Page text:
Hot Market: Singles

November 5th, 2010 :: Rieva_L

By Rieva Lesonsky

Are you missing out on a lucrative consumer market? You could be if you’re not targeting singles in your marketing materials. Never-married singles now outnumber married couples 46 percent to 45 percent within the 25-to-34-year-old age group, according to an analysis of new Census data by the Population Reference Bureau, reported in Advertising Age.

What does it mean to your business? Today’s singles aren’t necessarily straight out of high school or college. And they’re not delaying major purchases like travel or even homes. According to statistics from the National Association of Realtors, single women accounted for 21 percent of all homebuyers in 2009, and single men accounted for 10 percent.

What else are singles spending on? Ad Age cites Bureau of Labor Statistics data showing that they spend more on alcohol, clothing and shoes, and tobacco, but less on insurance and housecleaning supplies.

Single women in particular are a hot market. A study earlier this year from strategy and research firm Reach Advisors found that single, childless women in their 20s who live in big cities and have full-time jobs earn an average of 8 percent more than men the same age—and in some cities, the pay gap is as high as 20 percent. The Reach study showed healthy foods, sporting goods and (again) homes are hot purchases with this market.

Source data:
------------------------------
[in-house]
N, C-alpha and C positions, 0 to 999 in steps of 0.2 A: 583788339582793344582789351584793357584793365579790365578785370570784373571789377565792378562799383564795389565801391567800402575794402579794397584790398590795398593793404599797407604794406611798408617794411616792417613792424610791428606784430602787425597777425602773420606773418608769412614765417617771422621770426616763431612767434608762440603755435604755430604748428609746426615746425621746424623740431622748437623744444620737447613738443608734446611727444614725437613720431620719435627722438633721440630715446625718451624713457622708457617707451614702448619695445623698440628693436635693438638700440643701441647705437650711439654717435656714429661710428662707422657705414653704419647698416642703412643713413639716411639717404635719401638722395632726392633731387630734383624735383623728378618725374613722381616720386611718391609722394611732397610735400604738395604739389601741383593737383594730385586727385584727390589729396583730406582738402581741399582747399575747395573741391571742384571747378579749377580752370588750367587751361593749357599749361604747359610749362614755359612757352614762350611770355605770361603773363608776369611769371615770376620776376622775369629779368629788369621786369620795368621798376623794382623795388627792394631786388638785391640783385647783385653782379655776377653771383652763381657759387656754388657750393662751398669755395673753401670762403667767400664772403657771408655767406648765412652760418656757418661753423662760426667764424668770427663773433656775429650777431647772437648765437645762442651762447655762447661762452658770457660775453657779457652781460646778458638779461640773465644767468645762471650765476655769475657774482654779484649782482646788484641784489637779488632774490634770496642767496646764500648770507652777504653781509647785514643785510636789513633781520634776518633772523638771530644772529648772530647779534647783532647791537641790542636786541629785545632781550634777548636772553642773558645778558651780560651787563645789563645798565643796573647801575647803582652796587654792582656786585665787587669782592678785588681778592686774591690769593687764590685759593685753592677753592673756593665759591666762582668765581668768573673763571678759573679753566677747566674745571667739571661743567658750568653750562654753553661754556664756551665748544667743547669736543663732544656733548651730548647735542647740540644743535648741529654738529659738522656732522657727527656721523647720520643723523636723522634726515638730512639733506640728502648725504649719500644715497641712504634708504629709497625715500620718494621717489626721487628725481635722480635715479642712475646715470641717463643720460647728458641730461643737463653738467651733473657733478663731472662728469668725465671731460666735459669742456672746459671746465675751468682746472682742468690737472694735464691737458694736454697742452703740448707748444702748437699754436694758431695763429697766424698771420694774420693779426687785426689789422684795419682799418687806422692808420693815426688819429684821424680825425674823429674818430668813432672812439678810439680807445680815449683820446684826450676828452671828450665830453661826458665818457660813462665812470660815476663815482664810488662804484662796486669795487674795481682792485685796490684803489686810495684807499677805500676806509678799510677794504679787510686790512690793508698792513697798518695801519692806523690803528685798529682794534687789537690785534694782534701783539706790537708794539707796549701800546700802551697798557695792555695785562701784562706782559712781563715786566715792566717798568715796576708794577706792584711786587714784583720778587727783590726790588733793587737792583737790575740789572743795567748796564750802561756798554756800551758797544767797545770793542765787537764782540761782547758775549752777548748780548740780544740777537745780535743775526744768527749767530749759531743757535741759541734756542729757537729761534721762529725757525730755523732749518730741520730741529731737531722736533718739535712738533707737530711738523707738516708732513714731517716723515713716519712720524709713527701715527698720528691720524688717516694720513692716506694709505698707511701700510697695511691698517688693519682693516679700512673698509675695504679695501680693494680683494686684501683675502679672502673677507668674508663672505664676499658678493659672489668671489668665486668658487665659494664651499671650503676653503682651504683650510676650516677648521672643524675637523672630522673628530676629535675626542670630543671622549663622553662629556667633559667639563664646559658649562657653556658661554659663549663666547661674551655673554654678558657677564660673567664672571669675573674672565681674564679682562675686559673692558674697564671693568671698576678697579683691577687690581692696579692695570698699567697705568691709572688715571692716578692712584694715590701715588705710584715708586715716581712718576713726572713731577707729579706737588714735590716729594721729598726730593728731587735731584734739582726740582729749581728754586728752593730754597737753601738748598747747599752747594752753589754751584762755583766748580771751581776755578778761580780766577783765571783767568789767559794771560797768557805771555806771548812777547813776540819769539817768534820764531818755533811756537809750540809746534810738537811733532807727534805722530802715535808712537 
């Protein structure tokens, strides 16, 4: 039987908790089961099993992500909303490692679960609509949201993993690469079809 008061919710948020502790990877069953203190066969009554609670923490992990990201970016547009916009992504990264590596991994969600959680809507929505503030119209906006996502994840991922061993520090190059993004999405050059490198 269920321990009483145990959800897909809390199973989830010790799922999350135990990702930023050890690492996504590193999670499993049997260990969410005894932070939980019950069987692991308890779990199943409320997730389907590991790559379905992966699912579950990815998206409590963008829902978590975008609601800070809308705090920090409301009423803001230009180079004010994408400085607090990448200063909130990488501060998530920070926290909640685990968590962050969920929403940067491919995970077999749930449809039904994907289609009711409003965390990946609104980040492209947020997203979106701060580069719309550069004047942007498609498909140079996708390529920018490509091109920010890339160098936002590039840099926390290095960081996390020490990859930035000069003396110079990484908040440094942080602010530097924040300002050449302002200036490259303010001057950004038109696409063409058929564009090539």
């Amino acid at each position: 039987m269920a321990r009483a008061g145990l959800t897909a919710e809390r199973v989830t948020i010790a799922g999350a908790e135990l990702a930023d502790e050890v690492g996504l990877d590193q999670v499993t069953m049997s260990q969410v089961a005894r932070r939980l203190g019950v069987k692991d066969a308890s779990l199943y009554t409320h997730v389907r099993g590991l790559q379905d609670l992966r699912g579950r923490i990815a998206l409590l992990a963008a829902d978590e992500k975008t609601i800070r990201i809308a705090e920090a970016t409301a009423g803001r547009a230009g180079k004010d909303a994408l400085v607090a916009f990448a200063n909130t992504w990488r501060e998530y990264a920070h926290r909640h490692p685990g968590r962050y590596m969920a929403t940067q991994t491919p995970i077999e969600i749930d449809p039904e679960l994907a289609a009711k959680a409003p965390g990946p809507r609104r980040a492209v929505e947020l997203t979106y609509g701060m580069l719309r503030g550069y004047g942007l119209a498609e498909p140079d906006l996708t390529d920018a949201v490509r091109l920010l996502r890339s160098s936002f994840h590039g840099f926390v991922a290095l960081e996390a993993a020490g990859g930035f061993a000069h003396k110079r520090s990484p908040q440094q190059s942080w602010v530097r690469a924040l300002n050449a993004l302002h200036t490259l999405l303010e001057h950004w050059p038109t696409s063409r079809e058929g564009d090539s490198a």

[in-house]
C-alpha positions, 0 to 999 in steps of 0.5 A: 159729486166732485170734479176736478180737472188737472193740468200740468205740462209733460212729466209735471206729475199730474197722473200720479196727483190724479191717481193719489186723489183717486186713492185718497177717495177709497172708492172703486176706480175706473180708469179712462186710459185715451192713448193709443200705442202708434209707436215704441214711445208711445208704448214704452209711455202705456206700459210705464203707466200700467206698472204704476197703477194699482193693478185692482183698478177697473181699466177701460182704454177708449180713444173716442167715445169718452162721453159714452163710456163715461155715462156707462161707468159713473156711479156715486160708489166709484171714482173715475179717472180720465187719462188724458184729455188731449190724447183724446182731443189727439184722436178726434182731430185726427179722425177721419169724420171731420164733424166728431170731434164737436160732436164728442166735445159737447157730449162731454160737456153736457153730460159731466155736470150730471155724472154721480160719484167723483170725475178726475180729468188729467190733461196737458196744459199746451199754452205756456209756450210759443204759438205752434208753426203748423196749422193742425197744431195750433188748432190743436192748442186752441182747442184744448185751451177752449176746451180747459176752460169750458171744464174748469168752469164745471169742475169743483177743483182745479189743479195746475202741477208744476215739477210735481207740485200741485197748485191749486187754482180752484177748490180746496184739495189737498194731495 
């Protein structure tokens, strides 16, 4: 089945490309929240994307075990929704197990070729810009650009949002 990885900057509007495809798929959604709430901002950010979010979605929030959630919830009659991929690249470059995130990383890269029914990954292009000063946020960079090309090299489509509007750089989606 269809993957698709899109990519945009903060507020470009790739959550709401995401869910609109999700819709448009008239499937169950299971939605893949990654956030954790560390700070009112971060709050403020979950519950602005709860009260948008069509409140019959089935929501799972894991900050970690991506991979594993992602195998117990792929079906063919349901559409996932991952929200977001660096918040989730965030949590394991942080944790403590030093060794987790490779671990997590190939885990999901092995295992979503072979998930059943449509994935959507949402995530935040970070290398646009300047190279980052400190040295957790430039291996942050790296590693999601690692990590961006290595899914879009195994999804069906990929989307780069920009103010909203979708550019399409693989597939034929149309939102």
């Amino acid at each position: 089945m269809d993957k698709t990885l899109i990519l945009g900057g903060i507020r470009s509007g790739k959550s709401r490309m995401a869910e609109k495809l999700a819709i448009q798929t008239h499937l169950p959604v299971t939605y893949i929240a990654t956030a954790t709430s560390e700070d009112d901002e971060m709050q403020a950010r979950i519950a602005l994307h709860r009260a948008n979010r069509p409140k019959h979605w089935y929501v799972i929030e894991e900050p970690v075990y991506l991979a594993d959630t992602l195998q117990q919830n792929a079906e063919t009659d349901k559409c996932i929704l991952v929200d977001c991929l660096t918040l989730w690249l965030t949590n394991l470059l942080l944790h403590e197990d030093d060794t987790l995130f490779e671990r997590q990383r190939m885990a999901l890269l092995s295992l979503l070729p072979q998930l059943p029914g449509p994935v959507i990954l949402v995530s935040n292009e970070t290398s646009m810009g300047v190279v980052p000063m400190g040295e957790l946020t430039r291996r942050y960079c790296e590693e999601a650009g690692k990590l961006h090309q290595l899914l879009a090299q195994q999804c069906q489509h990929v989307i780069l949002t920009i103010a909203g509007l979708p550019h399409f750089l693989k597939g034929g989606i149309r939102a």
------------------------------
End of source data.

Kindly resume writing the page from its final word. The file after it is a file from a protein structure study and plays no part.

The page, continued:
Coldwell Banker Real Estate and Norwegian Cruise Line are among the big companies reaching out to singles with products targeted for them. If you’re ready to target singles, keep these tips in mind:

  • Don’t stereotype. Singles are as diverse as any other group and like to see themselves portrayed realistically and sensitively.
  • Don’t assume they all want to get married. Many singles are quite happy as they are, so marketing messages that promote matrimony as a goal may not resonate as well as you think.
  • Appeal to their sense of adventure. Singles have more freedom than married couples or parents. Offering last-minute deals or hosting events they can take advantage of on the spur of the moment is smart marketing.

Image by Flickr user floodkoff (Creative Commons)

Why Does Gen Y Buy? To Show Off Status

November 2nd, 2010 :: Karen Axelton

By Maria Valdez Haubrich

While there’s lots of data showing that Generation Y consumers are more socially conscious and less susceptible to advertising than many other generations, when it comes down to making purchasing decisions, they’re still motivated by an age-old factor: showing off their status.